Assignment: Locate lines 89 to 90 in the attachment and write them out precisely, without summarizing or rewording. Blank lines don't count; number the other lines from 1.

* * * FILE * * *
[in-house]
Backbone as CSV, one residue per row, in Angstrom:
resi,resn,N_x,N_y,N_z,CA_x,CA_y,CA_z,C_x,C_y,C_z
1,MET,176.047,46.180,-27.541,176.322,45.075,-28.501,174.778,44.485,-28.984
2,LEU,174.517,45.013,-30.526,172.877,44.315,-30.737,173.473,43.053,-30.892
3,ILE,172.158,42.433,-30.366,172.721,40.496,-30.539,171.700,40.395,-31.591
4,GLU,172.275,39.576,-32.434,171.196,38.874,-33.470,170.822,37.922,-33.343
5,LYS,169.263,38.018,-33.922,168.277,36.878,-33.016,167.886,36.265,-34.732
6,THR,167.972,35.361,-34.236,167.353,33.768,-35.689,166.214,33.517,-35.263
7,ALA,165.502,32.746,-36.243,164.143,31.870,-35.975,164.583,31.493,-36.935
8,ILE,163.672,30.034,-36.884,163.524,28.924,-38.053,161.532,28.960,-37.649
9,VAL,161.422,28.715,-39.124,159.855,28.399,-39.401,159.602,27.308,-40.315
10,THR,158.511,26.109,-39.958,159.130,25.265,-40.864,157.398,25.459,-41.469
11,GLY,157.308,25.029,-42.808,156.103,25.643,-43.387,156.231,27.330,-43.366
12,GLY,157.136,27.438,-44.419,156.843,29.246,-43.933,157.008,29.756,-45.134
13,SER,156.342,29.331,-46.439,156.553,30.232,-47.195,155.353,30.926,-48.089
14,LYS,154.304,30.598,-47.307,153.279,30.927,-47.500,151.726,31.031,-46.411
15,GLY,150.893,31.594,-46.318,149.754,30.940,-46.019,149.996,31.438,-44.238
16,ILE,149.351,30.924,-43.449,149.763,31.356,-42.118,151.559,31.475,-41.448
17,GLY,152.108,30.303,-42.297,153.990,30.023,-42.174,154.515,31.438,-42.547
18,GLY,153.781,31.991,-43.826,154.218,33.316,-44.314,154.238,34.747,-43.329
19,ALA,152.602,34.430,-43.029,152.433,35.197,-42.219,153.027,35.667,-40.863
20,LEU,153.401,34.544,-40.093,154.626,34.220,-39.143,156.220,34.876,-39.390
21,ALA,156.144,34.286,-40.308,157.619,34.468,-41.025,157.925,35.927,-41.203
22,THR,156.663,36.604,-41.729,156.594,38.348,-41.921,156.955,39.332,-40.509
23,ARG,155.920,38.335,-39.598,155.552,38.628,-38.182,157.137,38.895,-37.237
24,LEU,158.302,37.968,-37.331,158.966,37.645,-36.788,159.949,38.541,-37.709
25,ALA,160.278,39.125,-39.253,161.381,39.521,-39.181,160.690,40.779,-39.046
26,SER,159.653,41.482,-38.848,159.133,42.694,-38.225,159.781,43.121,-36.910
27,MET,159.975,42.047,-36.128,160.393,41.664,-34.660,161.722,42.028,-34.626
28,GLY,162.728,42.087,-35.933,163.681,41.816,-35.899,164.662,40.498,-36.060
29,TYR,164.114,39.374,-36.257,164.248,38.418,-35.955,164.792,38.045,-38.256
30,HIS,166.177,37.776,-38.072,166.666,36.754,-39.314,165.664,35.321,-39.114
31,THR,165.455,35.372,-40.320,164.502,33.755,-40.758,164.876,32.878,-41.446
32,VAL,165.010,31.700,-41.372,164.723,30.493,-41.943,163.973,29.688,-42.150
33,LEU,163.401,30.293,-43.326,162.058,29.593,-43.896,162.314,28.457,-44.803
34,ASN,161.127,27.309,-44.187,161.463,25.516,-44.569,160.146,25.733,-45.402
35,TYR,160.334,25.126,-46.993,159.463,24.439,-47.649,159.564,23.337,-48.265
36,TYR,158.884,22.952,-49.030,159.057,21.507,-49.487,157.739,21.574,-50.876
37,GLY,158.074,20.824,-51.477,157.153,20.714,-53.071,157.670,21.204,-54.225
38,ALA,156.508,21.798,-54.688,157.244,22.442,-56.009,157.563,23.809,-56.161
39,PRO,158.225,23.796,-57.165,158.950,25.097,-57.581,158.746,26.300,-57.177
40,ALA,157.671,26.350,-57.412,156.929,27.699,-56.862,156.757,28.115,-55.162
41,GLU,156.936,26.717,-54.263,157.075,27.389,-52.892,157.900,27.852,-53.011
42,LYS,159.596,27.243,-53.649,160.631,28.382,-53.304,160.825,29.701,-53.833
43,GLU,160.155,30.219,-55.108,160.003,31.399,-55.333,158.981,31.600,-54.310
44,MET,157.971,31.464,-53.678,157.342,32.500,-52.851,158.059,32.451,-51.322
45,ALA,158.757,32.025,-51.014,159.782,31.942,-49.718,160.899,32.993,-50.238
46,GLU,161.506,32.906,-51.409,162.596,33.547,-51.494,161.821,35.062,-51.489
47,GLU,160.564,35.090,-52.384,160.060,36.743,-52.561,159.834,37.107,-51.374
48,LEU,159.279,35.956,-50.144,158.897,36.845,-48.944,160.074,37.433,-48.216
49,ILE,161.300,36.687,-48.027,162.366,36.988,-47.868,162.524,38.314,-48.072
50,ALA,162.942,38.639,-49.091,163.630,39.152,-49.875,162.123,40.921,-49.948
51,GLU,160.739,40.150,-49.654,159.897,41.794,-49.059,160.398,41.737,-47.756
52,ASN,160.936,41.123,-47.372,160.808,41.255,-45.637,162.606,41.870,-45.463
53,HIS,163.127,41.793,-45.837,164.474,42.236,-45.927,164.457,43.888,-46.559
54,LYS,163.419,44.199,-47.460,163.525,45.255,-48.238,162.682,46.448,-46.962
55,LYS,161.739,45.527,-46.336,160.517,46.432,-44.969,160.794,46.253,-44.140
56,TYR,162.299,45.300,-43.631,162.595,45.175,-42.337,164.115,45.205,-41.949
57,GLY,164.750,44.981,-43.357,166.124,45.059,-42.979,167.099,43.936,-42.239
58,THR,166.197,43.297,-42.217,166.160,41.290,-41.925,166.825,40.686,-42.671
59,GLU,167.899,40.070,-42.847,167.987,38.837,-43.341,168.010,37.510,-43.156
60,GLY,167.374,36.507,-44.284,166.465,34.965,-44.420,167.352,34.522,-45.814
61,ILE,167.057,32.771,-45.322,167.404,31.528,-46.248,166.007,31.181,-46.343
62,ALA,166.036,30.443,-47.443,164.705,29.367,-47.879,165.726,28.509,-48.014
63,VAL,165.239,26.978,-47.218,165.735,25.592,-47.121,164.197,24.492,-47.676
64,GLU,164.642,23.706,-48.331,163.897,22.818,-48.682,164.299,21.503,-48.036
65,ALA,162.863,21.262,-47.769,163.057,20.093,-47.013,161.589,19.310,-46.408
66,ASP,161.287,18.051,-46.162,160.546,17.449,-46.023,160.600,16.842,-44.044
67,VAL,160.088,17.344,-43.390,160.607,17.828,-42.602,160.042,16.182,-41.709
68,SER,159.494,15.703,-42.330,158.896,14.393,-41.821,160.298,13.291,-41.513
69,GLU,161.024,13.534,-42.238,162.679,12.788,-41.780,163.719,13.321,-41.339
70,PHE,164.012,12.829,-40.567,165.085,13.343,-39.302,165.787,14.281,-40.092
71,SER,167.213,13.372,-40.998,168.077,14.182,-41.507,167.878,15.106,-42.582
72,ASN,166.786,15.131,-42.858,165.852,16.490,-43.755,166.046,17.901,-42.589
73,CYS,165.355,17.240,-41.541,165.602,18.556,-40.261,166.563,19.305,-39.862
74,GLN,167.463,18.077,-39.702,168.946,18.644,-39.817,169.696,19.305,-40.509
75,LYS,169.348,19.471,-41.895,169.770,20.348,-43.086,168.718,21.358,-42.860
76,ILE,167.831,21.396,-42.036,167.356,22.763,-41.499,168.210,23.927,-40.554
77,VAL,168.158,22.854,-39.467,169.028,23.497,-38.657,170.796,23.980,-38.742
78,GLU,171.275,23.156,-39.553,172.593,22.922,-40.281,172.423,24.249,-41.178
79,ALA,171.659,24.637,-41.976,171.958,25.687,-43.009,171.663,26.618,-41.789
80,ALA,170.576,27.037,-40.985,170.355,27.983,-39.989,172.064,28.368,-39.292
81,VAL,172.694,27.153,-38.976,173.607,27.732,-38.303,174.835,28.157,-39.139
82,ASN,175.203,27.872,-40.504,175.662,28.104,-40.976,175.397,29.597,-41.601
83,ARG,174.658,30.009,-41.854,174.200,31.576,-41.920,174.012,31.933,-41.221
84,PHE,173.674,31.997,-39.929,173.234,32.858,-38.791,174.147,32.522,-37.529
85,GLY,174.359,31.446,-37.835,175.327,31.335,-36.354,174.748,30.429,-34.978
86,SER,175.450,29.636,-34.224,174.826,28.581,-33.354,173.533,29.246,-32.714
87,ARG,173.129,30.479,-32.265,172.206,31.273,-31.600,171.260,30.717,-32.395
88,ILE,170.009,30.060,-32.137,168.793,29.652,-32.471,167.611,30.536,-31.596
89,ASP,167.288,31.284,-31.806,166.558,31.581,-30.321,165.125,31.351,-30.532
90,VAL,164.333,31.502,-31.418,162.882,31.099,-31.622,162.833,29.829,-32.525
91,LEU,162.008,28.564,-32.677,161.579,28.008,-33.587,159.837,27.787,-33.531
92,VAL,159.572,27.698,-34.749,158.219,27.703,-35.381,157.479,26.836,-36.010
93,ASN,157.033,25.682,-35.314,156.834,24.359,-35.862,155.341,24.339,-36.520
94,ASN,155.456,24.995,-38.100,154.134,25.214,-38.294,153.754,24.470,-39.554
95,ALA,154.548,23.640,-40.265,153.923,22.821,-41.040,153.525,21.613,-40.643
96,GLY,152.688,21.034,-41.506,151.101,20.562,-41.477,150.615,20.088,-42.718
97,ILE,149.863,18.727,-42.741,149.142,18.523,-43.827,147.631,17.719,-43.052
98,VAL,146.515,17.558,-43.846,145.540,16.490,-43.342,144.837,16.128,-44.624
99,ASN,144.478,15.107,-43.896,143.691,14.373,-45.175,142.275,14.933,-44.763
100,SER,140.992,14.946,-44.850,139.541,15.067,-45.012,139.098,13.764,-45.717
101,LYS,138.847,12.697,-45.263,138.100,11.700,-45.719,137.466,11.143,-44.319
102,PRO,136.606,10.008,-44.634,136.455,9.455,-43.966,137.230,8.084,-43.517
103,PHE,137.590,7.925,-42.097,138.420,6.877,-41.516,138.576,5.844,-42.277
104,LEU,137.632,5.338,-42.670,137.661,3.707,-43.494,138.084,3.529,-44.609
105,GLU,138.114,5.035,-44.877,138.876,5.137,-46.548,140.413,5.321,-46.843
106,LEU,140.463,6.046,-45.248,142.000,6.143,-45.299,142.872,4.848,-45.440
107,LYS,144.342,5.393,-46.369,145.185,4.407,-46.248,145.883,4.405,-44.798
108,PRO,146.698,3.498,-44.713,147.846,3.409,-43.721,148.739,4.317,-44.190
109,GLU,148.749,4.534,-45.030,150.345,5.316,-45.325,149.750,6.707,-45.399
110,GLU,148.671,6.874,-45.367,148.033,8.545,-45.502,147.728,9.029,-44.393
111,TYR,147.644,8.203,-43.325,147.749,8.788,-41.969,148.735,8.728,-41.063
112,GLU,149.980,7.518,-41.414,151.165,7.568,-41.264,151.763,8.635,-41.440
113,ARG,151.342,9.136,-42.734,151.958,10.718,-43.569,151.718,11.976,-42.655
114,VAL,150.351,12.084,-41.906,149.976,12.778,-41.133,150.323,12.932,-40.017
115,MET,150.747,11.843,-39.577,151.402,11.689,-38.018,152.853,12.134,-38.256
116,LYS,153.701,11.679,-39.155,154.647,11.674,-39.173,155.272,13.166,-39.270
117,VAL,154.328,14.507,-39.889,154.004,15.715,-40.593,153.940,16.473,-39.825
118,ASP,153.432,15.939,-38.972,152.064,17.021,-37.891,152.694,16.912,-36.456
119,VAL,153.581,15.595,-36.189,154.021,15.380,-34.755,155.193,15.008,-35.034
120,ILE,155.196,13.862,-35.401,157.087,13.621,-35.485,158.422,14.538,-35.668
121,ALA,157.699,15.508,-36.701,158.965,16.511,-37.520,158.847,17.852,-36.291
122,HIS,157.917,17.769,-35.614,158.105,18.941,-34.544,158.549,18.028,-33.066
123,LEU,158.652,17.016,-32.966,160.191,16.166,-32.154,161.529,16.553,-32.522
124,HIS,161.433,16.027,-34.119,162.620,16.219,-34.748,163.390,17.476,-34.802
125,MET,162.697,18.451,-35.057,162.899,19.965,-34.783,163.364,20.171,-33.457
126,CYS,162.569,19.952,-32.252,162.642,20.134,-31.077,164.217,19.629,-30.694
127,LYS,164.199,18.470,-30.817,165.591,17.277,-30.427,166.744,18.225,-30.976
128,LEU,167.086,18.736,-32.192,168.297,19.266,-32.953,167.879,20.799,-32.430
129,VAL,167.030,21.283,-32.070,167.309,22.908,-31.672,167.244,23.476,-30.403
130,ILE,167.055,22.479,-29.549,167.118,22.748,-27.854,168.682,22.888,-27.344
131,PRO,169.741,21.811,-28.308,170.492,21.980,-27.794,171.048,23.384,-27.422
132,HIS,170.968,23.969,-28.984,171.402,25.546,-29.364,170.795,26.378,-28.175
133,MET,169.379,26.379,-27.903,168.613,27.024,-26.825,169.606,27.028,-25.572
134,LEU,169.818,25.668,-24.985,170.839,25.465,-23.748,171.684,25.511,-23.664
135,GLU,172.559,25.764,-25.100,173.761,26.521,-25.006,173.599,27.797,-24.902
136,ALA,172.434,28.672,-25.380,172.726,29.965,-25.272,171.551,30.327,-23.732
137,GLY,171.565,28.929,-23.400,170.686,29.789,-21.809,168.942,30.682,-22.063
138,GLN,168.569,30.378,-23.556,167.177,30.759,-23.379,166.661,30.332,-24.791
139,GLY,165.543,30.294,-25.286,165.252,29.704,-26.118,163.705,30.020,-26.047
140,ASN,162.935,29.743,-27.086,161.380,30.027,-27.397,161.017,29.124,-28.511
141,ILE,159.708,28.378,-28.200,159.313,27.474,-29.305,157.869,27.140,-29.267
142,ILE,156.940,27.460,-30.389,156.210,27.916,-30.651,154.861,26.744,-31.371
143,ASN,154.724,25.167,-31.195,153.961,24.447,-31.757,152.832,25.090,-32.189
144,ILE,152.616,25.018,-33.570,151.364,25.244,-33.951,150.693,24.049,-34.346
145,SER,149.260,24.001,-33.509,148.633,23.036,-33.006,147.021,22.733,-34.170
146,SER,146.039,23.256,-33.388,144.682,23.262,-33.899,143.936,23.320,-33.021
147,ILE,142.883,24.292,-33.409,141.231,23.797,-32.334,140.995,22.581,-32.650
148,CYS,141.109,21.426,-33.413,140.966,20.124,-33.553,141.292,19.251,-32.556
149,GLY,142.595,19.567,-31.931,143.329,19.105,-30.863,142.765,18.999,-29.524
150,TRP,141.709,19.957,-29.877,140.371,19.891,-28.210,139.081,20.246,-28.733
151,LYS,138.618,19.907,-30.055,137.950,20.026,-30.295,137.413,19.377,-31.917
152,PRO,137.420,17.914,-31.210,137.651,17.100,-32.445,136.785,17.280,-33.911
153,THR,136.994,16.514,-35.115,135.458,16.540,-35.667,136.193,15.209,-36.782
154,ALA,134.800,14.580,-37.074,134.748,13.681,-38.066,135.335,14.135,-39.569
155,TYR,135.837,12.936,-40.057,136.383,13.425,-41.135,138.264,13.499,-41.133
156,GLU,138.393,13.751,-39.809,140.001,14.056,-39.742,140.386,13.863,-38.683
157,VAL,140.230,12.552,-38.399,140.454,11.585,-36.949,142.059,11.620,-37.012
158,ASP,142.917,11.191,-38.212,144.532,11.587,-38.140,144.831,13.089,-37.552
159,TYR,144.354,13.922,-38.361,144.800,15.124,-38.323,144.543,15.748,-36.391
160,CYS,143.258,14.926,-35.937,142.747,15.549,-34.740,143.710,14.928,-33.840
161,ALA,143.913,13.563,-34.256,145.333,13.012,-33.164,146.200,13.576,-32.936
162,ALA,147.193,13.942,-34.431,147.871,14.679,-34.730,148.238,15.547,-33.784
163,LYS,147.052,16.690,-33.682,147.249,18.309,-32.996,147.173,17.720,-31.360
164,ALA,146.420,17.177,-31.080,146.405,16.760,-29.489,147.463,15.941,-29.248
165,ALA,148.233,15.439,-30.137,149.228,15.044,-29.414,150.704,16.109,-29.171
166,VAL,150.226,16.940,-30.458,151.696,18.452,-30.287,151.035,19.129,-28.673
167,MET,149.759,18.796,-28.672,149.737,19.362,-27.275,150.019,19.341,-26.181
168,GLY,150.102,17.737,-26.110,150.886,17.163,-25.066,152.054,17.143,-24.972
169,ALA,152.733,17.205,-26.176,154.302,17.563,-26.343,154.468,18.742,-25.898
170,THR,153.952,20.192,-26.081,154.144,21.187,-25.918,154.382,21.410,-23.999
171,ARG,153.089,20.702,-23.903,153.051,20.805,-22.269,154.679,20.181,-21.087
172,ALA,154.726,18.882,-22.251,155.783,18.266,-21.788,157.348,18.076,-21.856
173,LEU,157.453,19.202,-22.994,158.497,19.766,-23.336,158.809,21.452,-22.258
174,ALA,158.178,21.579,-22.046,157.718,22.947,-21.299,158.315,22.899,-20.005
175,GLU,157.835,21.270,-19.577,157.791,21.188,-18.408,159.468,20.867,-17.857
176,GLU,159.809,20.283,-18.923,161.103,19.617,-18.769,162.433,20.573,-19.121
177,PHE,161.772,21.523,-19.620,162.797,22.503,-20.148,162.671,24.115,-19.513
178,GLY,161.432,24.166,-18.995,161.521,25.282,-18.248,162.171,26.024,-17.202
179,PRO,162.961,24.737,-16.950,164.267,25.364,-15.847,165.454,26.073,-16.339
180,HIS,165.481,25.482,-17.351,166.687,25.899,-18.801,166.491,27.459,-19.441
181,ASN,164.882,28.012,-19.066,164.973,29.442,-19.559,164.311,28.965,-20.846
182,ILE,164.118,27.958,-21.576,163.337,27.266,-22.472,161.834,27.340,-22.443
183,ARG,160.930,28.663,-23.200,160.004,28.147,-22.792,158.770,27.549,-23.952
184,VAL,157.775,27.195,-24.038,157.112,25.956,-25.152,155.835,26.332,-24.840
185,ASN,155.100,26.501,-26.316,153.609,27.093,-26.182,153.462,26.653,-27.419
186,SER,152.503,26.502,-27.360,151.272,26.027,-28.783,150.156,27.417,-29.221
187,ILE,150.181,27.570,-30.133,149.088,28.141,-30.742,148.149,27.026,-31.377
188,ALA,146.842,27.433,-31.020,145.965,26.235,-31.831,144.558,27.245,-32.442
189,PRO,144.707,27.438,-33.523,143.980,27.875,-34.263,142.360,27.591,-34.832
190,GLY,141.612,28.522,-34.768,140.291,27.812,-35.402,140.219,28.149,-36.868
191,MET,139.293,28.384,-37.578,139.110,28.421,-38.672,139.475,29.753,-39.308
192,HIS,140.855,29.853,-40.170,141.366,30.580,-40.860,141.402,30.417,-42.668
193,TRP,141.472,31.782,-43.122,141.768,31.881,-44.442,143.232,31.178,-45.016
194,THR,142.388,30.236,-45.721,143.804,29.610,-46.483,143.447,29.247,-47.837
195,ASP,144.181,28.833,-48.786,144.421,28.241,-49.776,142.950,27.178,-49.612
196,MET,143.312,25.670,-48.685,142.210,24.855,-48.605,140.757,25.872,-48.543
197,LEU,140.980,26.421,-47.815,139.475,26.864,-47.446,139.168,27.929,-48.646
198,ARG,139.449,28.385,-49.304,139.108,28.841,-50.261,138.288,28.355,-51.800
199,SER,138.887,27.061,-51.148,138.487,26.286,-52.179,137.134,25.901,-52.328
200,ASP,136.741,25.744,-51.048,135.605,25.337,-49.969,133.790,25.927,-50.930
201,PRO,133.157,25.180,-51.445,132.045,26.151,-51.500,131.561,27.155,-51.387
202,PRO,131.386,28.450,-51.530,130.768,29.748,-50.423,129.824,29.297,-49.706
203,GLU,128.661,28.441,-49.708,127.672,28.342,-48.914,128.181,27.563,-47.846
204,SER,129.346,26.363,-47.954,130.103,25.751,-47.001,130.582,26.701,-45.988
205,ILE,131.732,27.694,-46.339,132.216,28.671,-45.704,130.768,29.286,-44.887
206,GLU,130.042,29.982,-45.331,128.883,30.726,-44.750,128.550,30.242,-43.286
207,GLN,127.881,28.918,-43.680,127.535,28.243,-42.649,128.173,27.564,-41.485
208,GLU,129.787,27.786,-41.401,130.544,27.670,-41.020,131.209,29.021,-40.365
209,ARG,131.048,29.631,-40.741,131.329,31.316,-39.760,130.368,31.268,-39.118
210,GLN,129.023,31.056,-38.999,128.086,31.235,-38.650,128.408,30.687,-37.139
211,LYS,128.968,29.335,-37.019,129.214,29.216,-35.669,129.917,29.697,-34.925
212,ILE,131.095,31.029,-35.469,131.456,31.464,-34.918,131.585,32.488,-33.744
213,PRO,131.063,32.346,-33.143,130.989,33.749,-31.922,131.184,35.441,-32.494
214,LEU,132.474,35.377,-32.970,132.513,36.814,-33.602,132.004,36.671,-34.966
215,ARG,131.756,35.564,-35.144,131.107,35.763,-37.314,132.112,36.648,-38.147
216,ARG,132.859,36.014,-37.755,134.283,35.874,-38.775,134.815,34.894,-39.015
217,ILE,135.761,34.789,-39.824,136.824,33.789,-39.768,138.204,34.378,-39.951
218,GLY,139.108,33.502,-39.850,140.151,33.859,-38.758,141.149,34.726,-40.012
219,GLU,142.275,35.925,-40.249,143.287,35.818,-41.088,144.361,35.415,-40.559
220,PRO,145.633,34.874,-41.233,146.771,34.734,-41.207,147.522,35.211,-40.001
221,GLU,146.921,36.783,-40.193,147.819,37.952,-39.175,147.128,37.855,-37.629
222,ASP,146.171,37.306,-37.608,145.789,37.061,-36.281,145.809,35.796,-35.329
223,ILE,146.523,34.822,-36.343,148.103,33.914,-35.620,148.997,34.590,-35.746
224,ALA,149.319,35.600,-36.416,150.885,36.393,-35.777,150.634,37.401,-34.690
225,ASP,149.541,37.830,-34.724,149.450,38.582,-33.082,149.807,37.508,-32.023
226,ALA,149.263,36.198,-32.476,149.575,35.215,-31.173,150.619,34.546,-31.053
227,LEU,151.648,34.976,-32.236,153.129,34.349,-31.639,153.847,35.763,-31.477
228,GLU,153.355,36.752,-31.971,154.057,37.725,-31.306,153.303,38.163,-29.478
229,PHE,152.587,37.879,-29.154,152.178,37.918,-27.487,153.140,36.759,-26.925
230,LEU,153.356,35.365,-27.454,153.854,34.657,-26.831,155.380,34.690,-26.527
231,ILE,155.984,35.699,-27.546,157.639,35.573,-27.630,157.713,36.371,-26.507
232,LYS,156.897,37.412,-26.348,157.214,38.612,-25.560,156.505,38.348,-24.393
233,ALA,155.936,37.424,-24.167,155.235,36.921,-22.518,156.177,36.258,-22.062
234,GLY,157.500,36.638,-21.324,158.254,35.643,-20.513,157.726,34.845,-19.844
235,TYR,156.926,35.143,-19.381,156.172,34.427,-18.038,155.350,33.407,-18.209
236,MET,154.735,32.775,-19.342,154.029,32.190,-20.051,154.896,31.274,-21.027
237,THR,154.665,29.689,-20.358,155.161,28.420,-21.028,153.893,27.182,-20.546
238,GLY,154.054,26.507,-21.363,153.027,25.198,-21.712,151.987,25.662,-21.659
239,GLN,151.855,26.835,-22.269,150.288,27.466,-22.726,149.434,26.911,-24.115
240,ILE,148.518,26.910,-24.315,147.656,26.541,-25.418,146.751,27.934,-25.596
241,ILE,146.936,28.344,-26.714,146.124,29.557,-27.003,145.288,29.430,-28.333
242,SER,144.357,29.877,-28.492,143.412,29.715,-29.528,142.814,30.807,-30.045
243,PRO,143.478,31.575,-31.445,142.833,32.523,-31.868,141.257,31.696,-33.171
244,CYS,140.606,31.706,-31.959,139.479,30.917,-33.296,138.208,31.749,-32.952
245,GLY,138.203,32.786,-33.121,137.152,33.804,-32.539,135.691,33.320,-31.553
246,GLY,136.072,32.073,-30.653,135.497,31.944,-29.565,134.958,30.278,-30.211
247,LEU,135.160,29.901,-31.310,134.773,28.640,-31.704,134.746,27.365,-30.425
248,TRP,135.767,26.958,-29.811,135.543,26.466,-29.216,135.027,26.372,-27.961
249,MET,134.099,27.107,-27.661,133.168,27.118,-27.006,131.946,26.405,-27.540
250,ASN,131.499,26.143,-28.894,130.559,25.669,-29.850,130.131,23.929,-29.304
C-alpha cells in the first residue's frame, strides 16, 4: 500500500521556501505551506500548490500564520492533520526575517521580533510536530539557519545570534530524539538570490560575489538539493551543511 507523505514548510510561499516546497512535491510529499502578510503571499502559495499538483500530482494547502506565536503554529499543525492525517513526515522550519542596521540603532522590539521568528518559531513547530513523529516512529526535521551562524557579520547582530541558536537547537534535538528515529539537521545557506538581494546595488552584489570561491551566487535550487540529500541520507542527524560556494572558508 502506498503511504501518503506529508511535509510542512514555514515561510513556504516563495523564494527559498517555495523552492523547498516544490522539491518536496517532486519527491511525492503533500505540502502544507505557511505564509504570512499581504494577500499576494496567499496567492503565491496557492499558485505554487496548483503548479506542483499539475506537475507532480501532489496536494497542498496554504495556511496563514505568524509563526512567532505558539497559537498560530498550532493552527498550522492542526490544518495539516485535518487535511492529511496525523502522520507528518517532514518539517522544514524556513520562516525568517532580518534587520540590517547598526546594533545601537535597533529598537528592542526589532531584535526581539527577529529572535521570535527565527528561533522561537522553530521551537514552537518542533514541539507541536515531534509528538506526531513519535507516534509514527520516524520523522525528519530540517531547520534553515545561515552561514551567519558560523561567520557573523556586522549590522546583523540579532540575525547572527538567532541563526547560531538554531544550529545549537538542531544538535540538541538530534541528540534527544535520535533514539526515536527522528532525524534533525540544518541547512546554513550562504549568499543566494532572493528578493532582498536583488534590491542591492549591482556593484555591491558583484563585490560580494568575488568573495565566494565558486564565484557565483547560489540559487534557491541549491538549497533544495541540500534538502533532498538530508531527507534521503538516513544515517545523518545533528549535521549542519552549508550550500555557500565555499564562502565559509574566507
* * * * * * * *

86,SER,175.450,29.636,-34.224,174.826,28.581,-33.354,173.533,29.246,-32.714
87,ARG,173.129,30.479,-32.265,172.206,31.273,-31.600,171.260,30.717,-32.395